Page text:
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Article

Bank Competition, Foreign Bank Entry, and Risk-Taking Behavior: Cross Country Evidence

1
School of Finance, Zhongnan University of Economics and Law, Wuhan 430073, China
2
School of Economics, Huazhong University of Science and Technology, Wuhan 430073, China
3
School of Accounting, Zhongnan University of Economics and Law, Wuhan 430073, China
*
Author to whom correspondence should be addressed.
J. Risk Financial Manag. 2019, 12(3), 106; https://doi.org/10.3390/jrfm12030106
Received: 14 May 2019 / Revised: 9 June 2019 / Accepted: 14 June 2019 / Published: 26 June 2019
(This article belongs to the Special Issue Commercial Banking)

Abstract

This unique study examines the interactive role of bank competition and foreign bank entry in explaining the risk-taking of banks over the globe. We used cross-country data for the banking sector from 2000 to 2016. Using the pooled regression model and Two-stage Least Squares model (2SLS with Generalized Method of Moments GMM), we document that foreign bank entry decreases the risk-taking behavior of the banks to a certain level and exhibits an inverted U-shaped relation with financial stability. Furthermore, the joint effect of bank competition and foreign bank entry brings financial fragility because host banks tend to make risky investments due to undue competition induced by foreign bank entry. We support the competition–fragility hypothesis when foreign bank entry goes beyond a certain threshold. Our results also suggest that restrictions on bank activities and capital regulation stringency reduce the level of the risk factor. We also applied various robustness tests, which further confirm our mainstream results. Our findings have policy implications for foreign investors and regulatory authorities.
Keywords: foreign bank entry; bank competition; H-statistics; pooled regression; dynamic panel models; risk-taking behavior foreign bank entry; bank competition; H-statistics; pooled regression; dynamic panel models; risk-taking behavior

1. Introduction

International banks operate in foreign economies through local conglomerates and cross-border lending. They offer opportunities to stimulate economic growth as they bring in capital, proficiency, liquidity, and new innovative technologies, which can encourage higher competition and improved distribution of resources (Fischer 2015). International banks also have a role of risk sharing, which suggests that they help host economies stabilize their credit supply through an economic slump and that they shift funds back to the home economy when the circumstances gets worse. The role of risk sharing can also render domestic economies to greater instability from time to time, and as a result of the global financial crisis (GFC), researchers and policymakers have articulated concerns that credit policies pursued by lending economies can have adverse spillovers on emerging economies’ position of financial stability (Rey 2013). With the formulation and implementation of financial liberalization and deregulation policies, different emerging economies have undergone substantial reforms in their banking sector since the 1990s, considered by the higher existence of foreign banks.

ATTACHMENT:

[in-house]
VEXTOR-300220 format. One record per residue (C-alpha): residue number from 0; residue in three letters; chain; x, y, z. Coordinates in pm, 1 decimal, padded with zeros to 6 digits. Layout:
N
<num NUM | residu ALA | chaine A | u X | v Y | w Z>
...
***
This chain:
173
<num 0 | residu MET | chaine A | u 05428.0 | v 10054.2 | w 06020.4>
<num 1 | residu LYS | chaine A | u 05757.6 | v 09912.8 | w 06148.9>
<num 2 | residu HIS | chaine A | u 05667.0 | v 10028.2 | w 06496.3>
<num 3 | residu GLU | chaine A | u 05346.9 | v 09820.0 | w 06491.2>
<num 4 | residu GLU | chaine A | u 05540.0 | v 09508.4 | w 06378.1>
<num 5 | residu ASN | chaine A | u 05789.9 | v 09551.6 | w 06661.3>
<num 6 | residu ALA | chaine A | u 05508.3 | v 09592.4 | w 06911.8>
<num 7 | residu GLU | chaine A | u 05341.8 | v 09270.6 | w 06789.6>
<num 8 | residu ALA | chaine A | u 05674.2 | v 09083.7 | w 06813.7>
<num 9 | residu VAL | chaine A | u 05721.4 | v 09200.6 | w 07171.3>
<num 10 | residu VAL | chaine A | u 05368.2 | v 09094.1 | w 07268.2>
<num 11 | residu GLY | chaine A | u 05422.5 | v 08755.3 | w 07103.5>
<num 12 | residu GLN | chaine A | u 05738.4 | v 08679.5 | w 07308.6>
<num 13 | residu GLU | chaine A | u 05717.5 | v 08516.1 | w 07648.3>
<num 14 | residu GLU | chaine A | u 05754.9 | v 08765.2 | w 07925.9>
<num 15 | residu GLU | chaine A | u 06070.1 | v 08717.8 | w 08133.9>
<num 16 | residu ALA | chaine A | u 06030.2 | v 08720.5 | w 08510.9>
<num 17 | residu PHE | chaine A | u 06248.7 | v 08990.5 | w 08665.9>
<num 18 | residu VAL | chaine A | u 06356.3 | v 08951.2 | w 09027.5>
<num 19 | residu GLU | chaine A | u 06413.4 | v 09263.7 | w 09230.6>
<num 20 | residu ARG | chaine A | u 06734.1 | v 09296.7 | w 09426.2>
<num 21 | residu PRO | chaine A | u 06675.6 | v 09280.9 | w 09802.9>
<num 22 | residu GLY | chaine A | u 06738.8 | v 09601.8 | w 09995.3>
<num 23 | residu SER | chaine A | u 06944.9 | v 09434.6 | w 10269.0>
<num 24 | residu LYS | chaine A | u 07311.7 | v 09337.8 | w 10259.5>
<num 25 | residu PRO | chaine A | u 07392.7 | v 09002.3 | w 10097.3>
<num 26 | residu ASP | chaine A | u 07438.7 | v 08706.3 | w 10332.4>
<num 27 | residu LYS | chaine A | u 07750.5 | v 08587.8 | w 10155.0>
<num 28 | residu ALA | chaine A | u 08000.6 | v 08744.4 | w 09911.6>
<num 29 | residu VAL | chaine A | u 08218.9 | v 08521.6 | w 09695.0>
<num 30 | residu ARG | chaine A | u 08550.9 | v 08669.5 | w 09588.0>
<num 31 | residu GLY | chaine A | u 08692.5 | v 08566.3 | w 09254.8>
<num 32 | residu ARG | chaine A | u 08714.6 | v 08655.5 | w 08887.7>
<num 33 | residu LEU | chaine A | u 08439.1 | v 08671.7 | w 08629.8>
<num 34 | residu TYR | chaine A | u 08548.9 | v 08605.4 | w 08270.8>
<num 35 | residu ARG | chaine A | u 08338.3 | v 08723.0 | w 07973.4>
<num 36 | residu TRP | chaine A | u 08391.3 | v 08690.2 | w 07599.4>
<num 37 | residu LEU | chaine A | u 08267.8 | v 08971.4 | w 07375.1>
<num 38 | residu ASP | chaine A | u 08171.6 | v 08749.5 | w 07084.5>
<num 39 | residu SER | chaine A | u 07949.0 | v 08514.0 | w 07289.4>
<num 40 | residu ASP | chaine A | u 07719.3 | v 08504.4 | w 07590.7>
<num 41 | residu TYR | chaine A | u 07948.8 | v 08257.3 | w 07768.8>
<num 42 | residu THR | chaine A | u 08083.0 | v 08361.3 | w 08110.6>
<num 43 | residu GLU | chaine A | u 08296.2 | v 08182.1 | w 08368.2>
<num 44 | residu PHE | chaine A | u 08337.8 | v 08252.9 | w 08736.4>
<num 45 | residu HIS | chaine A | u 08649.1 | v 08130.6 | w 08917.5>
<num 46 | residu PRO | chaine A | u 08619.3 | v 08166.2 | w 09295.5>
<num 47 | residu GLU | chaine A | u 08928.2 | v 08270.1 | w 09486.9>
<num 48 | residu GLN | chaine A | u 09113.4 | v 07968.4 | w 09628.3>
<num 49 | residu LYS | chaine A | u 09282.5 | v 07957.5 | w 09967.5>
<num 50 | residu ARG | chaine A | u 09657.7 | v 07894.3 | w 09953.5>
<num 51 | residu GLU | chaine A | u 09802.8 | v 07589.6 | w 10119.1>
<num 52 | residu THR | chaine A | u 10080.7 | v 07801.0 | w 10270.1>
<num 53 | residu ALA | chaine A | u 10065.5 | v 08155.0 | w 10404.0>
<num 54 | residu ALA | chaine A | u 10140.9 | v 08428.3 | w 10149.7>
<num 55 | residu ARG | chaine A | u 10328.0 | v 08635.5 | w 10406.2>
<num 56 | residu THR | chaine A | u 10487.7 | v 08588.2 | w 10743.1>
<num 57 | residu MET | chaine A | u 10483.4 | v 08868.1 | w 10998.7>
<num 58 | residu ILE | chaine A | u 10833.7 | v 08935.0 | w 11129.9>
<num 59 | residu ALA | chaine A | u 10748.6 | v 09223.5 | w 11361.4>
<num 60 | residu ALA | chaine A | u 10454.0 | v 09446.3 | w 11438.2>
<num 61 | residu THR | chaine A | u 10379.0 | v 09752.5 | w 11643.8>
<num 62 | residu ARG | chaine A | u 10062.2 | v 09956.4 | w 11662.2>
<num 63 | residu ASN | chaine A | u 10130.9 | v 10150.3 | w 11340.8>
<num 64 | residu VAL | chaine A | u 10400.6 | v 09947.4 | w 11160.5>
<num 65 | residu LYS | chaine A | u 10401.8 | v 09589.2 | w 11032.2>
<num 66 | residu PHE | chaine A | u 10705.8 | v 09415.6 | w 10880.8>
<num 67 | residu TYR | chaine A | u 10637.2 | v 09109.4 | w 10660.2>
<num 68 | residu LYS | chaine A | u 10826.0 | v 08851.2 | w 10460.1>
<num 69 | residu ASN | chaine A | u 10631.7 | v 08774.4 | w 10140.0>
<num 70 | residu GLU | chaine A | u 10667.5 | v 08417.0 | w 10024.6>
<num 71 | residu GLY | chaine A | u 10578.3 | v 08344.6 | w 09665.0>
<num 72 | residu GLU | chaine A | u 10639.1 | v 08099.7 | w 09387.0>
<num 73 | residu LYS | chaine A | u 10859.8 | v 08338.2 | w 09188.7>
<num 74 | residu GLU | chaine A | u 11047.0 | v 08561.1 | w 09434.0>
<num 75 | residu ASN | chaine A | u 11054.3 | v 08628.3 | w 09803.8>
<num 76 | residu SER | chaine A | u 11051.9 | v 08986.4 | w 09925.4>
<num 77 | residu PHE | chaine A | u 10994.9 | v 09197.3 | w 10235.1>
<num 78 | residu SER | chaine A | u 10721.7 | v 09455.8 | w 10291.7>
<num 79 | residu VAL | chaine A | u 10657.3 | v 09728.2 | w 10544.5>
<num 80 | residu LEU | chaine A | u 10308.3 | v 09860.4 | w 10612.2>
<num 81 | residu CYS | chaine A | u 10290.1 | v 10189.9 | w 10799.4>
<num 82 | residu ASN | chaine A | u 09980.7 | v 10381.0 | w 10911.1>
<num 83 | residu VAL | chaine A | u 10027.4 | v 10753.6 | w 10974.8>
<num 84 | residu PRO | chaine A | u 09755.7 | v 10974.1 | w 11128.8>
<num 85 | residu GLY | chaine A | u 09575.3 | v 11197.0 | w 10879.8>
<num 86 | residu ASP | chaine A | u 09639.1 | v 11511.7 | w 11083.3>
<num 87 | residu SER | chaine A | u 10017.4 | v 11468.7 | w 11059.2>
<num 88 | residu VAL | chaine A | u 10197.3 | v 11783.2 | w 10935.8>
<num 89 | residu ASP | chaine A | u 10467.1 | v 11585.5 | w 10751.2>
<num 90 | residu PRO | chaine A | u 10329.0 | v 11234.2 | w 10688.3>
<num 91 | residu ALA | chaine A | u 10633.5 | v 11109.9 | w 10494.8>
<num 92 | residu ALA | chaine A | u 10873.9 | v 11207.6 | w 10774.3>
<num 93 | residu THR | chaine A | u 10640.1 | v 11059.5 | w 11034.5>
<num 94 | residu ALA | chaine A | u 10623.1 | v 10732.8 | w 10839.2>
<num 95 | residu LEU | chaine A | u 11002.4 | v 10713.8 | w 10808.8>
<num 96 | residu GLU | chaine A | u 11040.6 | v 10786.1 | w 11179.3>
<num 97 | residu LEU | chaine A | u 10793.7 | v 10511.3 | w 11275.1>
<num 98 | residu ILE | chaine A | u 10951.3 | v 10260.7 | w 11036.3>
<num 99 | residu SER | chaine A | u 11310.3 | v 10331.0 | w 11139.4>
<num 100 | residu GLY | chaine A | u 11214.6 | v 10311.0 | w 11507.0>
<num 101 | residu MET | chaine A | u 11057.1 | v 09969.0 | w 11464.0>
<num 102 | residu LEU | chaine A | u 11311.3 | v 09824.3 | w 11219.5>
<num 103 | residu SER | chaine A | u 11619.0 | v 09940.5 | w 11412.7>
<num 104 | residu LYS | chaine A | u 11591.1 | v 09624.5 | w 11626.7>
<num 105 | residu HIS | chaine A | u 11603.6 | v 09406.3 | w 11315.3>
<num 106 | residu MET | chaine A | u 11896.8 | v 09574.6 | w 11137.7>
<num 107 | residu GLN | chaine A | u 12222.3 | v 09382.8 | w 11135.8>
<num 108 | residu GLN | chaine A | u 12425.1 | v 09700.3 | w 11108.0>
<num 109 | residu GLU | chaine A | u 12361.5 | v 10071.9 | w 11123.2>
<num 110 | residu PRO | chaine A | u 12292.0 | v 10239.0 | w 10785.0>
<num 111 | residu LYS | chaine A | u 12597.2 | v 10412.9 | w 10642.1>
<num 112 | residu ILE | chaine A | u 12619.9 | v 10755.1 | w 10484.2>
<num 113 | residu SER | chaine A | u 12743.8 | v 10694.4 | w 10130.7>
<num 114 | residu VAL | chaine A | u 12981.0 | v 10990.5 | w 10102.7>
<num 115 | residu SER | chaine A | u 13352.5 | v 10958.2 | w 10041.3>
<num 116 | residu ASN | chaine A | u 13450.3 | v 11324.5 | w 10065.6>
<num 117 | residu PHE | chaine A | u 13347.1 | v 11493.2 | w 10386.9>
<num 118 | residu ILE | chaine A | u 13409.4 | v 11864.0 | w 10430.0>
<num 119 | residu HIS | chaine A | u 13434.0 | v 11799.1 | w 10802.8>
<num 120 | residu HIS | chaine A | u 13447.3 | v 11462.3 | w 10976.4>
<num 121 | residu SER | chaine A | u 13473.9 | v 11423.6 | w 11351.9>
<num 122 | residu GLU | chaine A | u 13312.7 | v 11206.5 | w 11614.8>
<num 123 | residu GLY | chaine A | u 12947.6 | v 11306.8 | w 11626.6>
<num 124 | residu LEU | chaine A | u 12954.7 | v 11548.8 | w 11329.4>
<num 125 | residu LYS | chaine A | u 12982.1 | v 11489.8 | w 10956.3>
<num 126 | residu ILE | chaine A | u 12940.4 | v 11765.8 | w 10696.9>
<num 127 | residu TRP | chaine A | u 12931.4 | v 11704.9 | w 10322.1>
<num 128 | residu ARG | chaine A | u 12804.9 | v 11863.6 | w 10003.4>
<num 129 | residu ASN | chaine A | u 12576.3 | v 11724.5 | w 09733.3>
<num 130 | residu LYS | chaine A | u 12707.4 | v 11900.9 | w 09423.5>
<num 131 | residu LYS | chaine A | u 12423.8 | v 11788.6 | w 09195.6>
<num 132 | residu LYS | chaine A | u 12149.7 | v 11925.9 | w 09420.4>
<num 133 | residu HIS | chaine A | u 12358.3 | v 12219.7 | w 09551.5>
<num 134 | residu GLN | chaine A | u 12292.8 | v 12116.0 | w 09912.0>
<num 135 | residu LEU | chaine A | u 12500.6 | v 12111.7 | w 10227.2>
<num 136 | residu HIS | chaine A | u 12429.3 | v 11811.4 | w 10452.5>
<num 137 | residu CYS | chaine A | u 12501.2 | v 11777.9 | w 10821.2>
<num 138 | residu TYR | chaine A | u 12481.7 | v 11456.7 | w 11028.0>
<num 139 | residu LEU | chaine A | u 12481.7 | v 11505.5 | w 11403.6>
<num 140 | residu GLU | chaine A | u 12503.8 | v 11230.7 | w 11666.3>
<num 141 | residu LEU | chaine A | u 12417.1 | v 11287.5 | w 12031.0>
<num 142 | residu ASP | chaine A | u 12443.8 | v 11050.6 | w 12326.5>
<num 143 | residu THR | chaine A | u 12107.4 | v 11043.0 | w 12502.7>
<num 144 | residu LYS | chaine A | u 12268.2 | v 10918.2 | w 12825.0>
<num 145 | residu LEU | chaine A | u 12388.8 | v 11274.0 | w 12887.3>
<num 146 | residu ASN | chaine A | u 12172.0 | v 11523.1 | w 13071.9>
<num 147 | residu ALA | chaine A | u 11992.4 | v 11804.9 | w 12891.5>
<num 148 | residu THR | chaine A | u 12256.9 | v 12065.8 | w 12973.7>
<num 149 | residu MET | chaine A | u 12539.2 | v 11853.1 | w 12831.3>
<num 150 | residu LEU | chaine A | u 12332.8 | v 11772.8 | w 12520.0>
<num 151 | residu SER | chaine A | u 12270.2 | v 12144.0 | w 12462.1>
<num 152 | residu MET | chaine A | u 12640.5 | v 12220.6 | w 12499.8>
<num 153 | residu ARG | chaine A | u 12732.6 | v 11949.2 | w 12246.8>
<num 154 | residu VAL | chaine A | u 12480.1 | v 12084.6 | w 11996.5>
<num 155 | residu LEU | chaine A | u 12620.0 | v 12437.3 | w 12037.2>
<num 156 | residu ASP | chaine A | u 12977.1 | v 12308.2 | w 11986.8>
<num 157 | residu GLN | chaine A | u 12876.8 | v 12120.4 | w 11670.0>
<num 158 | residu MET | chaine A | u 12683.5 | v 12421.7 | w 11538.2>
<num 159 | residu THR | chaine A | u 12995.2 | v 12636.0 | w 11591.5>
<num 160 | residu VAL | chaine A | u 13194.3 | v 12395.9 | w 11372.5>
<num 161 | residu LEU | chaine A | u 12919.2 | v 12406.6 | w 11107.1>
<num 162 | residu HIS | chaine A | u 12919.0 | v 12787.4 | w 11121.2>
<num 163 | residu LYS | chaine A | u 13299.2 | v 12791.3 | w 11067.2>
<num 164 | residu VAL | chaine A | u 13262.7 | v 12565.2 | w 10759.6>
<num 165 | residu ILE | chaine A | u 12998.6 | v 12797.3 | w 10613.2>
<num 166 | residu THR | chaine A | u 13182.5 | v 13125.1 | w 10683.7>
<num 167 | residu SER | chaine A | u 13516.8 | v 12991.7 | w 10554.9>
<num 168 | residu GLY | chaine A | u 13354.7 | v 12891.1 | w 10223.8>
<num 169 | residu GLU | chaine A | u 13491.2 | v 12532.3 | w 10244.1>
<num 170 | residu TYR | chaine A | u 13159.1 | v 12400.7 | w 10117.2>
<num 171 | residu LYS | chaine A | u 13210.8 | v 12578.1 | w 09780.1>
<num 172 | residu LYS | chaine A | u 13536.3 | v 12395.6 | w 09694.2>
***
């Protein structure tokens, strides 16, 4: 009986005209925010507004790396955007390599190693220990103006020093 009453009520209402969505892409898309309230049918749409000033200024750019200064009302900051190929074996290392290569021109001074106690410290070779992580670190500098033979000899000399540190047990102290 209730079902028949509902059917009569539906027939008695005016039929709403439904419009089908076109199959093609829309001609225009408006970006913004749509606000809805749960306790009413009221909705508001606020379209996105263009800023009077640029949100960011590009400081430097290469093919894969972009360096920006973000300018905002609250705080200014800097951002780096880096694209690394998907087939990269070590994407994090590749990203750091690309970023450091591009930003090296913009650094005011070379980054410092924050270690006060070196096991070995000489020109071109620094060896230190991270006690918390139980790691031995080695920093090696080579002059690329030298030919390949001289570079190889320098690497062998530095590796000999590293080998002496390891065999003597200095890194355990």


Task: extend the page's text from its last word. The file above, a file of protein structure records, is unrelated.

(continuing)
The transfer of bank capital across the border raises interesting questions about the central role played by foreign banks; particularly, permitting participation would introduce higher financial stability into the domestic banking market. The answer to this vital question is not only crucial for policymakers to better understand the benefits of financial globalization but also ensures better policy implications for regulatory authorities to maximize their rewards from the opening of their banking sector (Wu et al. 2017). Nowadays, the leading holding companies are organizations whose operations are distributed across the globe. Generally, such types of banks are headquartered in one of the leading developed economies, but they have extensive networks of branches by which they work abroad. The accomplishments of cross-border banking groups can generate trade-offs between benefits, with greater efficiency by better diversification and costs connected with financial instability. International diversification is also an indication of country-wise risks in a bank’s portfolio (Fang et al. 2014).
The existence of foreign banks might be beneficial for the host countries’ financial market in different ways. Firstly, foreign banks’ entry tends to lessen the cost of financial intermediation and enhance its quality. Secondly, it enhances access to different financial services for firms and households. Thirdly, it increases the economic and financial performance of borrowers. All of these benefits result from an increase in the competition, technology, product innovation, and speeding up of internal restructuring (Kraft 2004). Foreign banks might have greater access to capital from abroad; they have more stable funding sources and patterns of lending than other banks. They also hold a geographically differentiated credit portfolio and would not be as affected during periods of pressure in domestic financial markets. Additionally, the international banks that are differentiated might easily captivate shocks occurring in domestic banking markets and might have a more stable source of funds. The extent of these benefits, therefore, depends on the features of the domestic market and the foreign banks themselves. In some situations, the benefits are enormous, whereas, in others, there are only marginal benefits (Polovina and Peasnell 2015).